What can you do with a cheap cell phone with no Internet connection? Call your friends, maybe send a text message, but not much else, right?
And what if you don’t even have that cheap cell phone, and rely only on landlines or public phones? In Brazil, that’s enough to make you a citizen journalist. It’s not magic; it’s just a low-cost solution that is changing the lives of many disadvantaged people in rural parts of South America’s largest country.
Although Brazil is the world’s seventh largest economy and the second largest market for social media, millions of people still have no access to computers. Social and racial inequalities exclude many communities from being able to consume and produce news. Therefore, problems like racism, domestic violence, environmental issues and human rights violations – especially as they affect marginalized people – are often unreported by the mainstream media.
“Young people in the community used their phones to start a conversation on social media and force the municipality to fix the problem.”
But a ‘silent revolution’ is developing. In communities across Brazil that have never had access to mass media or the internet, VOJO, a hosted mobile blogging platform, developed at the Massachusetts Institute of Technology’s Center for Civic Media and led by Dr. Sasha Costanza-Chock, is allowing anyone to create a blog without the need for computers, tablets or smart phones. This disruptive technology gives a voice to many people who previously could not speak up about their problems because of a lack of connectivity or tech literacy.
When using VOJO, people simply dial a number and leave a report, which then goes online in real time. Photos and videos can also be posted via text message. This open-source platform is helping many poor people act as citizen journalists, boosting their visibility even when the mainstream media overlooks them.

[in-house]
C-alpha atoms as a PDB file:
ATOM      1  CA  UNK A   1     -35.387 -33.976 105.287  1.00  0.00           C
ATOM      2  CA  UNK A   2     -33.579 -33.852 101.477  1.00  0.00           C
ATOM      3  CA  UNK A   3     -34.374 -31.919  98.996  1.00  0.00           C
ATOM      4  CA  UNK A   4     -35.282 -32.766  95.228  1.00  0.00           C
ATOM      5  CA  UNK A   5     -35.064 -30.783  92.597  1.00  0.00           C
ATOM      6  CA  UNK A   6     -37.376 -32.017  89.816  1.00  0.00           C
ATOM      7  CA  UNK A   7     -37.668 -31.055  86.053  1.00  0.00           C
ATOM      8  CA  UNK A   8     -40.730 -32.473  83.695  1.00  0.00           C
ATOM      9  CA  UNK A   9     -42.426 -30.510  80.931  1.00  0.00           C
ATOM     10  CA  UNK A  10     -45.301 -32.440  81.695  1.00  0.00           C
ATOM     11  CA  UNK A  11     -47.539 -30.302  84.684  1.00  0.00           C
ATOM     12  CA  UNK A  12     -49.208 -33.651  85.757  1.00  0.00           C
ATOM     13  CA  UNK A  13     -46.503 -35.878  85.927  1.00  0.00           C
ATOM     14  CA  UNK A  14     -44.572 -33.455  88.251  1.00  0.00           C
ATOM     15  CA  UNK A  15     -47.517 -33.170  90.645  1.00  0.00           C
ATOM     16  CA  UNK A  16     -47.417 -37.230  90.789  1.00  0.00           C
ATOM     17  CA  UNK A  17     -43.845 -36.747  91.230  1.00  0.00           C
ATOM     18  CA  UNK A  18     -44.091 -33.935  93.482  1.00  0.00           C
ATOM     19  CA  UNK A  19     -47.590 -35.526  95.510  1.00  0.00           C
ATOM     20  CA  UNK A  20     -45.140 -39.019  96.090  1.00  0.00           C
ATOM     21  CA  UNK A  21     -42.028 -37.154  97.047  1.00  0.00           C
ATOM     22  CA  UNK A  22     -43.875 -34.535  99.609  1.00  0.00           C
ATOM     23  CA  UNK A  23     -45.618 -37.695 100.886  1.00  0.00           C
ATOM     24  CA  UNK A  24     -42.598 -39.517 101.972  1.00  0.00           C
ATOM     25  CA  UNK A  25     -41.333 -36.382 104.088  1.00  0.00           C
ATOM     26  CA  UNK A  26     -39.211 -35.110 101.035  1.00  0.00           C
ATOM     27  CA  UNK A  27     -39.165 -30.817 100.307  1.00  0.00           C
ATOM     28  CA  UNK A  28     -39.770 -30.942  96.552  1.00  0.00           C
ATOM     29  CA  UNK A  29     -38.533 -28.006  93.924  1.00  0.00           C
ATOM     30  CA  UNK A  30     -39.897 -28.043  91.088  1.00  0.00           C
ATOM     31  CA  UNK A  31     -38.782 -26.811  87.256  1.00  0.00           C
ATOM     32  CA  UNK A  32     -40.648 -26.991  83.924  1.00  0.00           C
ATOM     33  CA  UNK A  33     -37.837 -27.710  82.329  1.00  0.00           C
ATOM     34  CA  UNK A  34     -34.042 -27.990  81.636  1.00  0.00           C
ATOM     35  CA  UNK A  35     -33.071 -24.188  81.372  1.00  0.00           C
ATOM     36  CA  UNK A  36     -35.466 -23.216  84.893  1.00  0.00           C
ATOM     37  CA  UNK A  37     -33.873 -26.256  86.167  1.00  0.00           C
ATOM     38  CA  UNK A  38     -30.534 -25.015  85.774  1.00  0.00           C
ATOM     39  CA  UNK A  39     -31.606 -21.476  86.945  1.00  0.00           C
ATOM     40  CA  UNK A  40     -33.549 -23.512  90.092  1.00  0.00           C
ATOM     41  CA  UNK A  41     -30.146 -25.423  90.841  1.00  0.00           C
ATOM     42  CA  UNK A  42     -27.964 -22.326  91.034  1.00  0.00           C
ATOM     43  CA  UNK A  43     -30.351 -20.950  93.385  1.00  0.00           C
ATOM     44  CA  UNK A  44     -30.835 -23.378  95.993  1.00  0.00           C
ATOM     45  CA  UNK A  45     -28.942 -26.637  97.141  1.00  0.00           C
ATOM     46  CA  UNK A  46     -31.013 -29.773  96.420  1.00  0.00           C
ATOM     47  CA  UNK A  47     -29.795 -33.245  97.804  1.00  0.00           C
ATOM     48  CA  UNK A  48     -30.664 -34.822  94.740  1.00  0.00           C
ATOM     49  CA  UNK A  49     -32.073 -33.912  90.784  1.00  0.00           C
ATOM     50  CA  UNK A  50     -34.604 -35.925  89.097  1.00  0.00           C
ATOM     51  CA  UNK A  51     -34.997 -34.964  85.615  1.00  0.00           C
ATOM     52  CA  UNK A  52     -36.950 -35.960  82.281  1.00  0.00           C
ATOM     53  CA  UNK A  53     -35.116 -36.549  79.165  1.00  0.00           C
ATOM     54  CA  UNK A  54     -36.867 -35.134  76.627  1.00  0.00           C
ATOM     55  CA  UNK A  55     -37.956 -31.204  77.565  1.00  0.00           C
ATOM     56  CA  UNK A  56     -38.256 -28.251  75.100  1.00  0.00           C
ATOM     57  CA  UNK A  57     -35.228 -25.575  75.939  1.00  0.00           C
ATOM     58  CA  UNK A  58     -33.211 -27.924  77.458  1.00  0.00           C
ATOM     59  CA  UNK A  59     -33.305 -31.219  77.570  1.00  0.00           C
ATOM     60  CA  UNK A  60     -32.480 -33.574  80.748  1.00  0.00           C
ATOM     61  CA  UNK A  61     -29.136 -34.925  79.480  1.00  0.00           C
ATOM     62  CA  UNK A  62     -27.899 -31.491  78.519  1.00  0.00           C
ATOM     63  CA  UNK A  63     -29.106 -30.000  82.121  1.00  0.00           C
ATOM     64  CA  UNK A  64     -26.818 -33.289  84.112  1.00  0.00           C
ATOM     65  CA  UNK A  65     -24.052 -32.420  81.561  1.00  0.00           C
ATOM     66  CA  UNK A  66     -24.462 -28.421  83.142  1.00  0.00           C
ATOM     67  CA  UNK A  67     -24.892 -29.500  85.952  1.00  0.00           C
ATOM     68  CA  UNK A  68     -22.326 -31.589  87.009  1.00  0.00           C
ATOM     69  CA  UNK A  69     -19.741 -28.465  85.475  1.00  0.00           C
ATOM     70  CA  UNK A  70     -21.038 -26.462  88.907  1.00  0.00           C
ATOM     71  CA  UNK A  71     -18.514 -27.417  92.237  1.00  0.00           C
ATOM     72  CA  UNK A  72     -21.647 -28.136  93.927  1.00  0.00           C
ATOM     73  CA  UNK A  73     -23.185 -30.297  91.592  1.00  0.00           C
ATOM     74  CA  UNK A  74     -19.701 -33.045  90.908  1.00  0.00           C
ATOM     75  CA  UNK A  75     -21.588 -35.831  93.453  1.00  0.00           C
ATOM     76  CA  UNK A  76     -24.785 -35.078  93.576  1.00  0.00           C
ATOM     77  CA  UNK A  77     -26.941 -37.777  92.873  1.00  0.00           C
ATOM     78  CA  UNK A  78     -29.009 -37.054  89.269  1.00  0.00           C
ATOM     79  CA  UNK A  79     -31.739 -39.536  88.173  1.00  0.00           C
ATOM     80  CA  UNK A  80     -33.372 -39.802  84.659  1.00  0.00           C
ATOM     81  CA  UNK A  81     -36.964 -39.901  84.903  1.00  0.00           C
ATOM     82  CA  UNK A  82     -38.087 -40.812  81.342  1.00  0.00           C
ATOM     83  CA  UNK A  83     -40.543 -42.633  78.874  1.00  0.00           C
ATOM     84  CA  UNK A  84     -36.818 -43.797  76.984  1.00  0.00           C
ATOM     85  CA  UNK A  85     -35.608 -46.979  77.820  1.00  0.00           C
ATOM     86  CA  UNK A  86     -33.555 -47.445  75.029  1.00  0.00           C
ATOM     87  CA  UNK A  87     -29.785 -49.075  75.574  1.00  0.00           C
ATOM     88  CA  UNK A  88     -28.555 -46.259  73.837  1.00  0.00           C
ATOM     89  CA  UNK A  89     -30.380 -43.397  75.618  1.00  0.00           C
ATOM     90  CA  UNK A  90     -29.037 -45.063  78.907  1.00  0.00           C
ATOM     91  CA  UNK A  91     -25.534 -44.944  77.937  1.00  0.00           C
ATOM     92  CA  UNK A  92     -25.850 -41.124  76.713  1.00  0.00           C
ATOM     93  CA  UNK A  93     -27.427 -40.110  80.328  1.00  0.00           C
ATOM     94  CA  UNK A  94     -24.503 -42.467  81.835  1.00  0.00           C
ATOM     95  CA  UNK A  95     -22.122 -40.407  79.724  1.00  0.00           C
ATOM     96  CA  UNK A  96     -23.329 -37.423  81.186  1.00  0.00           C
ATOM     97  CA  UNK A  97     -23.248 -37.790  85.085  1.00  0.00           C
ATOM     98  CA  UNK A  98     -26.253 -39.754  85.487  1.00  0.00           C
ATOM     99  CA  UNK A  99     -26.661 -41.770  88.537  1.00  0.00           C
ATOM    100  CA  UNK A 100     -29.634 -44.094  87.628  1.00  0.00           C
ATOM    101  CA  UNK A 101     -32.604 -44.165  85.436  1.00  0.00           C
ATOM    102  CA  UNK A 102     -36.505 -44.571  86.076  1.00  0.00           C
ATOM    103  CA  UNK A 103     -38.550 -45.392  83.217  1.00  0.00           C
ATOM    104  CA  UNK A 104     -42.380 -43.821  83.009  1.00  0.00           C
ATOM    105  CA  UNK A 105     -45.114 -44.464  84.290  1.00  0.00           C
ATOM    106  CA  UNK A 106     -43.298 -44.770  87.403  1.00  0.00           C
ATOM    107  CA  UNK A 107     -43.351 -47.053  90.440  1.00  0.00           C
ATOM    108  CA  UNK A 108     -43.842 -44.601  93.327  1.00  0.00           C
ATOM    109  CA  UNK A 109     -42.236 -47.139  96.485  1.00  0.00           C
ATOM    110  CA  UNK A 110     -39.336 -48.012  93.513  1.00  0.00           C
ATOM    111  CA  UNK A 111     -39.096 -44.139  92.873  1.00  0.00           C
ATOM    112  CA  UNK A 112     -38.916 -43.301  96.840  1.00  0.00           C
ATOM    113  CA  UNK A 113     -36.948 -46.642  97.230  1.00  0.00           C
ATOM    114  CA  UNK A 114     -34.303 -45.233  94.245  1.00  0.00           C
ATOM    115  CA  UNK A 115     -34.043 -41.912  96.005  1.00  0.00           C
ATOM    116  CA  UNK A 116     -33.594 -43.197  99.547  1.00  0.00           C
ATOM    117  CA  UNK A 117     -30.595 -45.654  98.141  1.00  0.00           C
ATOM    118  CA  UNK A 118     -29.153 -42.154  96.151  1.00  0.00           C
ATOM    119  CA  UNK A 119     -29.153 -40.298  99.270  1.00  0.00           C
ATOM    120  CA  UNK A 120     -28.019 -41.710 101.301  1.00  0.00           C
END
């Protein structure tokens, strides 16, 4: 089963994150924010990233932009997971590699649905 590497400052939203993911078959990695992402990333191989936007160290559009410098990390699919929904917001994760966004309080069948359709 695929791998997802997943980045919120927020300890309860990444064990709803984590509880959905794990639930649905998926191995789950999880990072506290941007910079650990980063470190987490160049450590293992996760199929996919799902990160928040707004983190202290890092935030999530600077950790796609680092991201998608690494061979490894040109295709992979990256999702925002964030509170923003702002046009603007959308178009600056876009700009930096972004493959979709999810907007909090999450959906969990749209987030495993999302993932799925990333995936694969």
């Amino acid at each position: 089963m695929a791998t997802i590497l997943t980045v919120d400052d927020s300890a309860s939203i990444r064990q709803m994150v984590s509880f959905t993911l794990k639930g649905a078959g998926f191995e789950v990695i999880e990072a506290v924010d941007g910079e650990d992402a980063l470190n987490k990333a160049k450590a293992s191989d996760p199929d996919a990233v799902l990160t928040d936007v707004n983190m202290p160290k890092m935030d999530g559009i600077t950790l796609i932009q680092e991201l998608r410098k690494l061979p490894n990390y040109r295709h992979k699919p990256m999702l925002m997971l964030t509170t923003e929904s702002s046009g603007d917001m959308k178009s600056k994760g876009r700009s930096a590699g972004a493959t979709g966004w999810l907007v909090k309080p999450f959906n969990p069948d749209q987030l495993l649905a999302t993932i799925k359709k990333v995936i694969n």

A perfect example of VOJO in action comes from the young people of Ilha de Maré, a traditional quilombo community in the state of Bahia, in the country’s northeast. The quilombolas are descendants of runaway slaves and the community has been marginalized for generations.
In Ilha de Maré, the young people now report about their reality. When a foreign ship owned by a major corporation spilled oil in the bay where they live in December 2013, the community was not able to fish for months. The young people felt that the traditional media was not covering the issue, nor was the Government paying attention. But with VOJO, they were able to send photos and audio reports to social media, which created enough buzz so soon thereafter that many websites and the mainstream media were compelled to cover it.
The same thing happened when the municipality of Salvador stopped providing boats for children to go to school. In the past, the only option would have been a slow process of raising awareness and petitioning the mayor, but now the young people in the community used their phones to start a conversation on social media and force the municipality to fix the problem. This is the power of low-tech solutions and why media access is a powerful and empowering thing.
The technology is still being tested and so far approximately 100 people, mostly youth, have been trained in workshops in Bahia and São Paulo. In 2015, with support from the Ford Foundation, the technology will reach at least 10,000 people in five states, making it available on a larger scale. The target groups include people living in slums, traditional Afro-Brazilian communities, land reform movements, indigenous people and other marginalized groups.
The process involves getting to know the problems of the community, informing people of their right to communicate and sharing with them the VOJO technology. It’s also important to build partnerships with local and national community radio stations and blogs, so that they harness the feeds coming from the communities and broadcast them to a broader audience.
Access to the media is a right and we should make sure every child, adolescent and young person has the opportunity to use any technology available to learn and share their viewpoint. Otherwise, we will continue to have a world where some speak and many listen rather than a world where everybody can be heard – no matter their location, religion, race, ethnicity, gender or age.